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PETA Asks U. of Georgia to Replace Real Bulldog Mascot with Robot

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In the wake of the untimely death of the University of Georgia's (UGA) bulldog mascot, Uga VII, PETA has asked the school's athletic director, Damon M. Evans, to replace the mascot with an animatronic dog--or to rely solely on a costumed mascot--instead of using another real bulldog.

Bulldogs are prone to breathing difficulties, hip dysplasia, heart disorders, and other congenital ailments, and acquiring a dog from a breeder perpetuates the animal overpopulation crisis while causing another dog waiting in an animal shelter to be condemned to death.

"It is time for the university to put an end to the cycle of suffering endured by dogs who are brought into the world solely to represent the school's 'brand'," says PETA Assistant Director Kristie Phelps. "By choosing a humane alternative to the use of live animals as school mascots, UGA can show that compassion always wins."

PETA's letter to University of Georgia Athletic Director Damon Evans:

Dear Mr. Evans:

As you know, PETA wrote to you last year about the death of Uga VI with a request that his successor, Uga VII, come from a local animal shelter or rescue and be neutered. We are sad to hear of Uga VII's death. In his memory, we are asking you today to honor Uga VII by choosing an animatronic or solely use a costumed mascot to represent the Georgia Bulldogs in the future. There is new information you may want to know:

Purebred dogs are prone to countless congenital ailments from years of inbreeding—every breeder perpetuates these genetic problems for future generations with each litter. Bulldogs are especially predisposed to breathing difficulties, hip dysplasia, and, as shown in the Uga lineage, heart disorders. After learning about the debilitating heath problems that plague many purebred dogs, the British Broadcasting Company (BBC) stopped televising the Kennel Club's Crufts dog show. The BBC said, "We need to be confident the measures being taken now and planned for the future are effective in addressing the issues raised about the health of some pedigree dogs before we return to broadcasting the event." However, the Kennel Club insisted that it is "unable to agree to these demands."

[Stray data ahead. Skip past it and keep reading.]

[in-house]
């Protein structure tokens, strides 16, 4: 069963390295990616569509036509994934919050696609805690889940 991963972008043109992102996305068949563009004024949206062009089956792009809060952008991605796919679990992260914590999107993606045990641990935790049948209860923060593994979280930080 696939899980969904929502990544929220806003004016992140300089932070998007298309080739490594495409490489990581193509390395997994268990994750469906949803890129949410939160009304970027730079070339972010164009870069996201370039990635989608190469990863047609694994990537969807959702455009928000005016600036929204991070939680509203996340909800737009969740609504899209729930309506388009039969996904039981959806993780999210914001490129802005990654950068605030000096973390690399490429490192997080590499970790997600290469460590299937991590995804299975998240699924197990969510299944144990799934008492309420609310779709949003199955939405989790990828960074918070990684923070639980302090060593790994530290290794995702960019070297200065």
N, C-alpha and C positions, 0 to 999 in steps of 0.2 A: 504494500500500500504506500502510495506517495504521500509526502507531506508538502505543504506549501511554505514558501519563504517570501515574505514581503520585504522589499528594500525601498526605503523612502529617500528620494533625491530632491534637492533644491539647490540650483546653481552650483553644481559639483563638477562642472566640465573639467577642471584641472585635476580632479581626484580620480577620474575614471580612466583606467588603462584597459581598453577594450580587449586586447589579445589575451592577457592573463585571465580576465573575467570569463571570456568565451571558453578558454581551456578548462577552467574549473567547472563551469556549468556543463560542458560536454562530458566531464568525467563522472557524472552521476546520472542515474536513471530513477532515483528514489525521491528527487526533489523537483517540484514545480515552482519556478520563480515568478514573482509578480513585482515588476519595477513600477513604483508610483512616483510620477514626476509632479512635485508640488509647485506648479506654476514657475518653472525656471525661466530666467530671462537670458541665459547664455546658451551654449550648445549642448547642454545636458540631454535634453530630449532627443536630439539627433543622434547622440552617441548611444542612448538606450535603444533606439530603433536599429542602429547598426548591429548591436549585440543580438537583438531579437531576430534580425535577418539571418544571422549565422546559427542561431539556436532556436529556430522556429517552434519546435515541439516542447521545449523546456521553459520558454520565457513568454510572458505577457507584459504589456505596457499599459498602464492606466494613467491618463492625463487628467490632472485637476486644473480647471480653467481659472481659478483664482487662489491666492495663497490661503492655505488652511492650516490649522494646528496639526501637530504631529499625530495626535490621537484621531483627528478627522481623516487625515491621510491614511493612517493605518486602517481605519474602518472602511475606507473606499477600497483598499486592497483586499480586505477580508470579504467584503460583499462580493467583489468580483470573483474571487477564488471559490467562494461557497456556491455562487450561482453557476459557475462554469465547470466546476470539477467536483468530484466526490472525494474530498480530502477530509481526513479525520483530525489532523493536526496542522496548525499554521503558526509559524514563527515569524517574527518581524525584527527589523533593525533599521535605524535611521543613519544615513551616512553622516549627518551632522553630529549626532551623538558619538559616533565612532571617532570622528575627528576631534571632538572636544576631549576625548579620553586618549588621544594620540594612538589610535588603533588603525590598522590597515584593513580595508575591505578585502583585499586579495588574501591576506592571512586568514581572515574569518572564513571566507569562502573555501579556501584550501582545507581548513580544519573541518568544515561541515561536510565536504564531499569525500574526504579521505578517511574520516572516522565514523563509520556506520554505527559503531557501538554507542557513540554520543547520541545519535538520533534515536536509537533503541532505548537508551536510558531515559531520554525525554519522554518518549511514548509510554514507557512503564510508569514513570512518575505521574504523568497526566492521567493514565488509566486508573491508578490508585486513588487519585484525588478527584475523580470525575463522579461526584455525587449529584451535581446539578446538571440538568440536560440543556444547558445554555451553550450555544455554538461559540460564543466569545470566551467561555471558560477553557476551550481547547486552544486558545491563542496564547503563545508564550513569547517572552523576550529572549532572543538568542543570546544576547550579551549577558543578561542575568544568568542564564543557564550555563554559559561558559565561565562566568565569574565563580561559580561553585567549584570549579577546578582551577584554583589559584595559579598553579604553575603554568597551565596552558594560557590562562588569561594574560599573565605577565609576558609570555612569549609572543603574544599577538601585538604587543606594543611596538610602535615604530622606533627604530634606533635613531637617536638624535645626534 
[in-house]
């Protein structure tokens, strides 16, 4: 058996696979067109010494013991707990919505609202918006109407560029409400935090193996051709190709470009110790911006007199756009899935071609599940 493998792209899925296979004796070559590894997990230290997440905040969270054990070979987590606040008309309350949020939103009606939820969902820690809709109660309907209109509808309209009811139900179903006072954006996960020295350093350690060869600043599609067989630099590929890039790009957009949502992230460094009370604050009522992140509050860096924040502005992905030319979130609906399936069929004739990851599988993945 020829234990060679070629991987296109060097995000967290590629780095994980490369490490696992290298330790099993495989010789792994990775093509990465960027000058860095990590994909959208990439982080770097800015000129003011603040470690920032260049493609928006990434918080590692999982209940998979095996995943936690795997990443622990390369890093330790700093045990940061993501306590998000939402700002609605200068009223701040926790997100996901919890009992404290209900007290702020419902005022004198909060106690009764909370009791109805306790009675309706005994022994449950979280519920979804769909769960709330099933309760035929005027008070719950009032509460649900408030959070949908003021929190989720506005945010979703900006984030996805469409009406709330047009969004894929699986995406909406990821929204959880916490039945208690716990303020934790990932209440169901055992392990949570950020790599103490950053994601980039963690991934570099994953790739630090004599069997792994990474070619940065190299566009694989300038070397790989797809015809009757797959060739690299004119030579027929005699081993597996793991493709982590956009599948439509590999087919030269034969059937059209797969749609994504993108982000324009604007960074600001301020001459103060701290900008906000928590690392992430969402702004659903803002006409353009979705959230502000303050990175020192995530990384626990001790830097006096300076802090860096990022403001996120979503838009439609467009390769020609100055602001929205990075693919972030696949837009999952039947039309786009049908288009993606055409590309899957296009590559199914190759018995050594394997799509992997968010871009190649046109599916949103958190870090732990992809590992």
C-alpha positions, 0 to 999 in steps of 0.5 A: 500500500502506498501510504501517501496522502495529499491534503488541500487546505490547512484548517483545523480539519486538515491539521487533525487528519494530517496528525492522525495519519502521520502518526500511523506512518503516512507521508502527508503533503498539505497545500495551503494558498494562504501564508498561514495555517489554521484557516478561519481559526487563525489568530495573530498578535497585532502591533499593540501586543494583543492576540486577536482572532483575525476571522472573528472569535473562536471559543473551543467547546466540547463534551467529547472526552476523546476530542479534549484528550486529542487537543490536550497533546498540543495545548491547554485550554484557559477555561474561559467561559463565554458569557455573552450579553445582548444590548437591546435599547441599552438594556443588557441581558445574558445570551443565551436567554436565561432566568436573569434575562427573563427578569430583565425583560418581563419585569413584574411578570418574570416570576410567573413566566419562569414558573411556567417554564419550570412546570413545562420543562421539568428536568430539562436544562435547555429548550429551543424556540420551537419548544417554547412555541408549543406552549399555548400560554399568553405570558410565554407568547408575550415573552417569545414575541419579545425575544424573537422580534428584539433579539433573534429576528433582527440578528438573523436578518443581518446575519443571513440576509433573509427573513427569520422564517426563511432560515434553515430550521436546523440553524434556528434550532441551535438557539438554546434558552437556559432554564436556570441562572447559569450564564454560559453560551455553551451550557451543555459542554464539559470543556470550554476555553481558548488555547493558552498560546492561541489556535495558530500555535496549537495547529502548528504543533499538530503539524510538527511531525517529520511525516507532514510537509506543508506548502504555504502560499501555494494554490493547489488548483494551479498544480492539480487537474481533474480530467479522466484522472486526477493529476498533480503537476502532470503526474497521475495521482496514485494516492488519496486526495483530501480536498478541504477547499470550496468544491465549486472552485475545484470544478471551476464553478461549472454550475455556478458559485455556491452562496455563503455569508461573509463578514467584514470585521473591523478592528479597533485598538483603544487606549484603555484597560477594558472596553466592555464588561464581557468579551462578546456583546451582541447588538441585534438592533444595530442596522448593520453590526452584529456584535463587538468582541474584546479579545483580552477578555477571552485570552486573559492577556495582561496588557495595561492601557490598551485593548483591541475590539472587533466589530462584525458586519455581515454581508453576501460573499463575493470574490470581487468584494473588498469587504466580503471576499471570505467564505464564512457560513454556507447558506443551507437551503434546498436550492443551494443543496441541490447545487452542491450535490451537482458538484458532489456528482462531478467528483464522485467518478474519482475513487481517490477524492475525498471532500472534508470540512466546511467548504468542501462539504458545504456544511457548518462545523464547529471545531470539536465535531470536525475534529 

Like other dogs, bulldogs love to run and play, but their compromised respiratory system causes these playful animals to struggle for breath. Poor ventilation and hot or humid weather can be deadly for a purebred bulldog. This is made even more difficult for a bulldog who must travel frequently.

UGA can send a strong message to alumni, students, staff, and football fans that the safety and well-being of all team members is paramount. By choosing a humane alternative to live animals for a Georgia Bulldogs mascot, you can show that traditions can be modified and celebrated to reflect the sentiments of the present day.

Desiree Acholla
Animals in Entertainment Specialist


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